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Journal of Applied History

Editors-in-Chief: Harm Kaal and Jelle van Lottum
Individuals are eligible for free access to the Journal of Applied History until 31 December 2021, using access token JOAH4U. Click here for more information.

JOAH has published several COVID19-related articles. These articles are freely available. See the latest selection here.

The Journal of Applied History (JOAH) offers a platform for historians to bring the results of their historical research to bear on the present, on the issues that (should) concern us today. It seeks to promote historical thinking as an essential element of discussions about the challenges that our societies are now confronted with. Historical thinking involves first and foremost a keen eye for context in the broadest sense: an awareness of the social, economic, cultural, political, demographic, and environmental conditions within which the historical process unfurls, which prompts us to move beyond easy, rhetorically appealing, but often lazy analogies between past and present that obscure the complexity and idiosyncrasy of discrete events. By acknowledging the similarities and differences between seemingly analogous events, we can achieve a better understanding of the situations before us today. If we want to mine the past as a reservoir of “good” and “bad” practices from which to draw inspiration, a critical historical approach is needed. Furthermore, historical thinking is necessary if we are to get to the root of the issues, concerns, crises, and narratives that are shaping contemporary society, as well as to develop informed speculations about what may lie ahead. Finally, historical thinking, particularly in the form of comparisons between past and present, can help interrogate those key assumptions that might seem self-evident today and to illuminate the striking features, struggles, and challenges facing our contemporary societies.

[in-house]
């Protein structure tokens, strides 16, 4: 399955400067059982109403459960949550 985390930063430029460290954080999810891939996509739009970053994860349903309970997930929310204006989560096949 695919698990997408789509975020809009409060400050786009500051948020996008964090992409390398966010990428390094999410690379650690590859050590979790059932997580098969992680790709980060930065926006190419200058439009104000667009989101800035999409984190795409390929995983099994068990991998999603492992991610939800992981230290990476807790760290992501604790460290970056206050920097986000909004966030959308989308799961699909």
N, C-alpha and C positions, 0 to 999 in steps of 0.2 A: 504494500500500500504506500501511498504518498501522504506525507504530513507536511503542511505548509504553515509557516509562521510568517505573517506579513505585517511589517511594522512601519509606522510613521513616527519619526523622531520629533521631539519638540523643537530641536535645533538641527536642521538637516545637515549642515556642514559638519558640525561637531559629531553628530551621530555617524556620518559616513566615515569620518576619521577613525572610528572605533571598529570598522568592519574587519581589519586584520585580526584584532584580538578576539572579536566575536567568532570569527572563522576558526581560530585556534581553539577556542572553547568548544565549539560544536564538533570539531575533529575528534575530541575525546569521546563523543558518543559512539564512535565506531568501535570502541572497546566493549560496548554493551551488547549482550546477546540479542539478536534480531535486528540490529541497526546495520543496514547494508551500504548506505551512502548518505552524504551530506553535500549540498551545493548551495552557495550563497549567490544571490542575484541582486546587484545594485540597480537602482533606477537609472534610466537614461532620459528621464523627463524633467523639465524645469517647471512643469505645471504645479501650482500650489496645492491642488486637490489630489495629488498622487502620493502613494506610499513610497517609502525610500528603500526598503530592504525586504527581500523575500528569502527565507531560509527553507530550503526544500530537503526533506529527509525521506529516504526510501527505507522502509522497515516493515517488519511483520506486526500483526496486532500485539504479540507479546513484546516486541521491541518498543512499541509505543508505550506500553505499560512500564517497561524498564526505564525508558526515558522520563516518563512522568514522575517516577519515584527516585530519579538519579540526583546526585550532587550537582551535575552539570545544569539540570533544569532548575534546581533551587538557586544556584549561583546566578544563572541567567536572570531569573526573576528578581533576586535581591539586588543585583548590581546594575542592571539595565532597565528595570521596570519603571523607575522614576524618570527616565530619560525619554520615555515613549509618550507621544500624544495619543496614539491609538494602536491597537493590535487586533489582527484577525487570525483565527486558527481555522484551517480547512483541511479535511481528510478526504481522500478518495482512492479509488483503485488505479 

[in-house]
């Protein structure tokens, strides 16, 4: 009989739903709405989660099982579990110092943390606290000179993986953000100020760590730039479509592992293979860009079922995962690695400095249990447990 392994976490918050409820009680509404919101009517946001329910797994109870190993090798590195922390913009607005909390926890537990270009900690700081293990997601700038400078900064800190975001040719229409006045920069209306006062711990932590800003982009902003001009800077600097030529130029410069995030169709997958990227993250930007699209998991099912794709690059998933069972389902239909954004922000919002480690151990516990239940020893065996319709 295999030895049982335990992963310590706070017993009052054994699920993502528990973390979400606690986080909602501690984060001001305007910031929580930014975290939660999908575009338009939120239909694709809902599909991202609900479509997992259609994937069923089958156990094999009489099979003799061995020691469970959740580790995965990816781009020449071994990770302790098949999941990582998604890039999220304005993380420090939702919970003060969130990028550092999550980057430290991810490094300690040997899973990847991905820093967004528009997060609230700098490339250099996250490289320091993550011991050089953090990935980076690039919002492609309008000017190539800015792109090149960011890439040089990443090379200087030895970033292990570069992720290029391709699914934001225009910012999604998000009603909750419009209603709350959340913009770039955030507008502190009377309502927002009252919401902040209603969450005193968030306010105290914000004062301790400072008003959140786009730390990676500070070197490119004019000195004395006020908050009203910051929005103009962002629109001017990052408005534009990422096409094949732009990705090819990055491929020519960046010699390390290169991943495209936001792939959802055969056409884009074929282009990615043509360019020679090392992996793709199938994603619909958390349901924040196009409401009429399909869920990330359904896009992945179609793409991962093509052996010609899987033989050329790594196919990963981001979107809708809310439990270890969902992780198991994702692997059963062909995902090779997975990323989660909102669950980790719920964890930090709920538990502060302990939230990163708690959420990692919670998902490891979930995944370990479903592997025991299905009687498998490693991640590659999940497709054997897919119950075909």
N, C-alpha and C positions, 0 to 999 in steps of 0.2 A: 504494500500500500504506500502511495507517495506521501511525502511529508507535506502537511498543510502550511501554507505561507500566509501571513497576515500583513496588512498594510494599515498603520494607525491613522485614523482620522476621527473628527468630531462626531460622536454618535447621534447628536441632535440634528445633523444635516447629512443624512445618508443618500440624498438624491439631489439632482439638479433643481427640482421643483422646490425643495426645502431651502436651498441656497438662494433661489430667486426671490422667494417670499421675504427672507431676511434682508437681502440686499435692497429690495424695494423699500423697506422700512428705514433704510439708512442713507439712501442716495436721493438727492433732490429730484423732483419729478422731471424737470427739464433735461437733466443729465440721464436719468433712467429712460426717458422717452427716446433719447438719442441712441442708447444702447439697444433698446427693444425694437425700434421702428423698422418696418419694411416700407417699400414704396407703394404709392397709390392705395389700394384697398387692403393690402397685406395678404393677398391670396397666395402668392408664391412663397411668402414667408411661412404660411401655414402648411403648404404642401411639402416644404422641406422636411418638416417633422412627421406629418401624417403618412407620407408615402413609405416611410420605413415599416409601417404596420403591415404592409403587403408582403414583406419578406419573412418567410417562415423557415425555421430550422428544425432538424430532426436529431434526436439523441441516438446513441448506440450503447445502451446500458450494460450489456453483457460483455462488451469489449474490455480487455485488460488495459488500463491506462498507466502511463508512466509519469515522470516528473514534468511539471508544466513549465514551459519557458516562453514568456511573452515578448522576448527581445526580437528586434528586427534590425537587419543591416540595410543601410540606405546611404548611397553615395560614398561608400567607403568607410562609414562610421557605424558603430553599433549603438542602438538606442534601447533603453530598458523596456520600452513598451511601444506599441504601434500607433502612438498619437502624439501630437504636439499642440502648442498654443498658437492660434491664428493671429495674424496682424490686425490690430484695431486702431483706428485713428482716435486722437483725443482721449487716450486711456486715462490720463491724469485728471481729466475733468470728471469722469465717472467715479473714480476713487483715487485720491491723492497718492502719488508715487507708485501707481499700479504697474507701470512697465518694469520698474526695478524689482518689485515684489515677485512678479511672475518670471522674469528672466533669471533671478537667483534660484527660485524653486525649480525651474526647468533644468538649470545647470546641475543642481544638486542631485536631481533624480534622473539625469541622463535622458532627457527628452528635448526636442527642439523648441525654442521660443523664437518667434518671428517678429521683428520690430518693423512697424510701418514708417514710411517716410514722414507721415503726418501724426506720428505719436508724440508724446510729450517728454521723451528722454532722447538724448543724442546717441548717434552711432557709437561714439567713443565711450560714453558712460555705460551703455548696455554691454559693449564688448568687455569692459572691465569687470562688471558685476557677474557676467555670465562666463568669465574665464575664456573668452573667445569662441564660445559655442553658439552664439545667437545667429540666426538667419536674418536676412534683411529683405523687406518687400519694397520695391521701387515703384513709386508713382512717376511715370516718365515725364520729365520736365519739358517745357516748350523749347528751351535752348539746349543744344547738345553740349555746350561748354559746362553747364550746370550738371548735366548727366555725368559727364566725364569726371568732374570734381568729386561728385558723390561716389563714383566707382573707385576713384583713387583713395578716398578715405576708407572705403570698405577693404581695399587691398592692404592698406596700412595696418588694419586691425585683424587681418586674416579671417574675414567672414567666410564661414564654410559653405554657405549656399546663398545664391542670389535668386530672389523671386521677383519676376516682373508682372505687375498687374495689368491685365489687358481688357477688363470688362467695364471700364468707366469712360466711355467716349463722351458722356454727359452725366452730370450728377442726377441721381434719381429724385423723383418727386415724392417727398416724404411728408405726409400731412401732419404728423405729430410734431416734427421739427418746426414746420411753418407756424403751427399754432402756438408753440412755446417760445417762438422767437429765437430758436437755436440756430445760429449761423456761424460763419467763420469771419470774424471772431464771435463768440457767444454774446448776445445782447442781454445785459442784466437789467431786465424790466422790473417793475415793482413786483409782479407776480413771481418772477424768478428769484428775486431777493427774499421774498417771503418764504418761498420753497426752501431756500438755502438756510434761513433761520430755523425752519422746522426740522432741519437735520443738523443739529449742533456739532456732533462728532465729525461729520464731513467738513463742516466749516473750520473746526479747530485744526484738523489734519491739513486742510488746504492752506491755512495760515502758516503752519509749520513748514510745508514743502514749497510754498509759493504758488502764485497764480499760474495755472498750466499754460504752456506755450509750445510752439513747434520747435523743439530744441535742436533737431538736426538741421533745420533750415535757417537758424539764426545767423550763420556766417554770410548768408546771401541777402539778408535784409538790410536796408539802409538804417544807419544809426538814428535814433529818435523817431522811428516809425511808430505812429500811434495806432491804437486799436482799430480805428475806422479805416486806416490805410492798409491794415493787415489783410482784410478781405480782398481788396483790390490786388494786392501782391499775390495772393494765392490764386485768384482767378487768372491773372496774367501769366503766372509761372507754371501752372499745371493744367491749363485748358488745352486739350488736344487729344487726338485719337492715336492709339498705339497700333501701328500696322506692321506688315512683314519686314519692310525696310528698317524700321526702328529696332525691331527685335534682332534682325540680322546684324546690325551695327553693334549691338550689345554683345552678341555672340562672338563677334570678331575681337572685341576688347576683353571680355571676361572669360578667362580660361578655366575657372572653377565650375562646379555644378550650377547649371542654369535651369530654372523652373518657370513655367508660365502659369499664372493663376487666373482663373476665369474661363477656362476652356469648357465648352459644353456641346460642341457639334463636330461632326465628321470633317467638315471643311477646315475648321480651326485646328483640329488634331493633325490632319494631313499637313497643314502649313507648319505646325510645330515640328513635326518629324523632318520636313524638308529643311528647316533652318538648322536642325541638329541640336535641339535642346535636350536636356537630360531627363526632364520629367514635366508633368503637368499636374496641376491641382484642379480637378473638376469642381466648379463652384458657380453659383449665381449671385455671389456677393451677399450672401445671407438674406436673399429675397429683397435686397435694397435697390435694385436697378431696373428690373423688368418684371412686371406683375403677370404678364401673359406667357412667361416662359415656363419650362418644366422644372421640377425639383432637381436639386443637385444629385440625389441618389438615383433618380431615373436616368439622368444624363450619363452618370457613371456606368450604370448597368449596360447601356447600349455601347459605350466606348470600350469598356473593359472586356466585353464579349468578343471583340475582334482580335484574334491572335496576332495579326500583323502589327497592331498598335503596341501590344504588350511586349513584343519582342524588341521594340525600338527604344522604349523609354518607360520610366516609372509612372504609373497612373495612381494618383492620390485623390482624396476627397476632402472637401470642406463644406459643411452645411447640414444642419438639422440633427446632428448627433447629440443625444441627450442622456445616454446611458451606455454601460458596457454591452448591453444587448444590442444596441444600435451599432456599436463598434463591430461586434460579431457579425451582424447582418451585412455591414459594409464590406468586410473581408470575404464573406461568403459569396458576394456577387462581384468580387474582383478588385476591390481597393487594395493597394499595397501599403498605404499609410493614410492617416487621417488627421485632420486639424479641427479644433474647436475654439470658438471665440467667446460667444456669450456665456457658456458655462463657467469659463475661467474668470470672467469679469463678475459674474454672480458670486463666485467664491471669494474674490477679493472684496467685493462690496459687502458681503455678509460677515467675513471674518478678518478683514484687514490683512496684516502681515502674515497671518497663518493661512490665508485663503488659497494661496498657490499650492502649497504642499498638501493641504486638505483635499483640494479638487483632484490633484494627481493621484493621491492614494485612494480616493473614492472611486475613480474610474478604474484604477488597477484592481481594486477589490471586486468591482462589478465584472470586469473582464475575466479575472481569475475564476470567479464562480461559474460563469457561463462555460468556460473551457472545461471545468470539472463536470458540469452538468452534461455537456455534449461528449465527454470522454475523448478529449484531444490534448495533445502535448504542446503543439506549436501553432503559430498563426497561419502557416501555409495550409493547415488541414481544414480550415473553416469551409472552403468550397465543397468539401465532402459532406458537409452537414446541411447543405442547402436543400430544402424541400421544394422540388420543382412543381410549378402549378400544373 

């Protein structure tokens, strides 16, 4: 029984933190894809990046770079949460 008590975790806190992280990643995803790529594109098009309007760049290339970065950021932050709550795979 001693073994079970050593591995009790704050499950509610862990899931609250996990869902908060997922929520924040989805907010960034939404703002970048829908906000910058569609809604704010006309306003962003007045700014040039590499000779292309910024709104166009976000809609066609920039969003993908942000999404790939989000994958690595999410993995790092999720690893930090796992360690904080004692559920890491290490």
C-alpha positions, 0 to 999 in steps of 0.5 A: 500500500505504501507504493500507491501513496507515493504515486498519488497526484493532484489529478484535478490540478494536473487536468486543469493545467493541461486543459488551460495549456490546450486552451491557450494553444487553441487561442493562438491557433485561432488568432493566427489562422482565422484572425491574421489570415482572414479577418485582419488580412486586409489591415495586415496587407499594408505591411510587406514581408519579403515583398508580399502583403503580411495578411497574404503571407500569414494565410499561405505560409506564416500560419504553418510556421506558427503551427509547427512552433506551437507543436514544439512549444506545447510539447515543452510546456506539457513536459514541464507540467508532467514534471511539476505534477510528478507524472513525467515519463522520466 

We encourage contributions from specialists in all branches of the humanities and social sciences who adopt historical approaches: from historians and anthropologists to political scientists and sociologists, from experts in the history of antiquity to those working on the very recent past. Thus the journal aims to bring together various time frames and a full gamut of approaches and methodologies.

The journal seeks to inform scholars and policy makers interested in connecting past and present through publishing relatively short articles with a length between 4,000 and 7,000 words (annotation excluded). Longer articles can be accepted after consultation with the editors.
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Latest Articles

Globalization, Geopolitics, and the U.S.–China Rivalry after Covid-19
Historical References in Flemish News Media at the Onset of the COVID-19 Pandemic
Author: Bram De Ridder
Revisiting the Cutter Polio Vaccine Incident during Operation Warp Speed
Why Do States Cooperate in Transboundary Crises? An Applied History Perspective
Meiji Japan